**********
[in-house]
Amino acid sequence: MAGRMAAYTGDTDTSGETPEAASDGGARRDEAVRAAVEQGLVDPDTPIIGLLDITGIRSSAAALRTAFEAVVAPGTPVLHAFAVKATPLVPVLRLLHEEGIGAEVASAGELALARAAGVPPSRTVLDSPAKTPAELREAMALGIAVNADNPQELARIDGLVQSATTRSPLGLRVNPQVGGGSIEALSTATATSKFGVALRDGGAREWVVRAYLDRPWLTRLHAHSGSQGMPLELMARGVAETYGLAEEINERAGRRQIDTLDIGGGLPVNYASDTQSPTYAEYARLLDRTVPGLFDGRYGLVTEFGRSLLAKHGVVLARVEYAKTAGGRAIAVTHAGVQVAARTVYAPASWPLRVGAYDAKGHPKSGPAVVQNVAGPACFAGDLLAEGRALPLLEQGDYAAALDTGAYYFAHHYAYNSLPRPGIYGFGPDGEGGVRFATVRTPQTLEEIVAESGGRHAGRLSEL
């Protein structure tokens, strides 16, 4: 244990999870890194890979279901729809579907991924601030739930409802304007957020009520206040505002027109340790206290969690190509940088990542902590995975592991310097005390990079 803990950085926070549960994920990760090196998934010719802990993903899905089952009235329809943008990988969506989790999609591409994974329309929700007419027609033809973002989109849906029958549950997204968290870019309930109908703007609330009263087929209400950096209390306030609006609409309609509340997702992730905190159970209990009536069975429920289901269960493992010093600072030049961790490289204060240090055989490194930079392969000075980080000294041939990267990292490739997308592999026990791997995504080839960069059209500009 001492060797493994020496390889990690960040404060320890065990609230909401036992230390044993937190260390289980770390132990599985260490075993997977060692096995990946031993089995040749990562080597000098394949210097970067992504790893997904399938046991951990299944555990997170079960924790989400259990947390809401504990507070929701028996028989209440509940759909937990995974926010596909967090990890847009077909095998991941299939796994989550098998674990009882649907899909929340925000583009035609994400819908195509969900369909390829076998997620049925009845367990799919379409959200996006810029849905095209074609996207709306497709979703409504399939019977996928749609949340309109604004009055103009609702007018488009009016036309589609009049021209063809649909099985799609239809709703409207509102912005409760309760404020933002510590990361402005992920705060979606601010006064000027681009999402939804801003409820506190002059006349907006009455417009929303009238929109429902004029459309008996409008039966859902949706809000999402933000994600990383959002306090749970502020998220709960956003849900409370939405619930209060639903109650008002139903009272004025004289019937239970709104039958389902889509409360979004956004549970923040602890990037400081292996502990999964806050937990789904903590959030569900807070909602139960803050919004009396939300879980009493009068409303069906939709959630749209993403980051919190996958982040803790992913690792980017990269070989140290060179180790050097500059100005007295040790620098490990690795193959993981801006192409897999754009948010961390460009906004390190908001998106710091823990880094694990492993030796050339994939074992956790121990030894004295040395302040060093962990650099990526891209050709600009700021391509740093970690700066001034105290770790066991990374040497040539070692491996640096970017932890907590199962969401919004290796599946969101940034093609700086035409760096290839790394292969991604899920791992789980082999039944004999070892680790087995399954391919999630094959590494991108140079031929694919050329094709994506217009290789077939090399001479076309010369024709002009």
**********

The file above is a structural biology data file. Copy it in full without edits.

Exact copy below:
[in-house]
Amino acid sequence: MAGRMAAYTGDTDTSGETPEAASDGGARRDEAVRAAVEQGLVDPDTPIIGLLDITGIRSSAAALRTAFEAVVAPGTPVLHAFAVKATPLVPVLRLLHEEGIGAEVASAGELALARAAGVPPSRTVLDSPAKTPAELREAMALGIAVNADNPQELARIDGLVQSATTRSPLGLRVNPQVGGGSIEALSTATATSKFGVALRDGGAREWVVRAYLDRPWLTRLHAHSGSQGMPLELMARGVAETYGLAEEINERAGRRQIDTLDIGGGLPVNYASDTQSPTYAEYARLLDRTVPGLFDGRYGLVTEFGRSLLAKHGVVLARVEYAKTAGGRAIAVTHAGVQVAARTVYAPASWPLRVGAYDAKGHPKSGPAVVQNVAGPACFAGDLLAEGRALPLLEQGDYAAALDTGAYYFAHHYAYNSLPRPGIYGFGPDGEGGVRFATVRTPQTLEEIVAESGGRHAGRLSEL
């Protein structure tokens, strides 16, 4: 244990999870890194890979279901729809579907991924601030739930409802304007957020009520206040505002027109340790206290969690190509940088990542902590995975592991310097005390990079 803990950085926070549960994920990760090196998934010719802990993903899905089952009235329809943008990988969506989790999609591409994974329309929700007419027609033809973002989109849906029958549950997204968290870019309930109908703007609330009263087929209400950096209390306030609006609409309609509340997702992730905190159970209990009536069975429920289901269960493992010093600072030049961790490289204060240090055989490194930079392969000075980080000294041939990267990292490739997308592999026990791997995504080839960069059209500009 001492060797493994020496390889990690960040404060320890065990609230909401036992230390044993937190260390289980770390132990599985260490075993997977060692096995990946031993089995040749990562080597000098394949210097970067992504790893997904399938046991951990299944555990997170079960924790989400259990947390809401504990507070929701028996028989209440509940759909937990995974926010596909967090990890847009077909095998991941299939796994989550098998674990009882649907899909929340925000583009035609994400819908195509969900369909390829076998997620049925009845367990799919379409959200996006810029849905095209074609996207709306497709979703409504399939019977996928749609949340309109604004009055103009609702007018488009009016036309589609009049021209063809649909099985799609239809709703409207509102912005409760309760404020933002510590990361402005992920705060979606601010006064000027681009999402939804801003409820506190002059006349907006009455417009929303009238929109429902004029459309008996409008039966859902949706809000999402933000994600990383959002306090749970502020998220709960956003849900409370939405619930209060639903109650008002139903009272004025004289019937239970709104039958389902889509409360979004956004549970923040602890990037400081292996502990999964806050937990789904903590959030569900807070909602139960803050919004009396939300879980009493009068409303069906939709959630749209993403980051919190996958982040803790992913690792980017990269070989140290060179180790050097500059100005007295040790620098490990690795193959993981801006192409897999754009948010961390460009906004390190908001998106710091823990880094694990492993030796050339994939074992956790121990030894004295040395302040060093962990650099990526891209050709600009700021391509740093970690700066001034105290770790066991990374040497040539070692491996640096970017932890907590199962969401919004290796599946969101940034093609700086035409760096290839790394292969991604899920791992789980082999039944004999070892680790087995399954391919999630094959590494991108140079031929694919050329094709994506217009290789077939090399001479076309010369024709002009």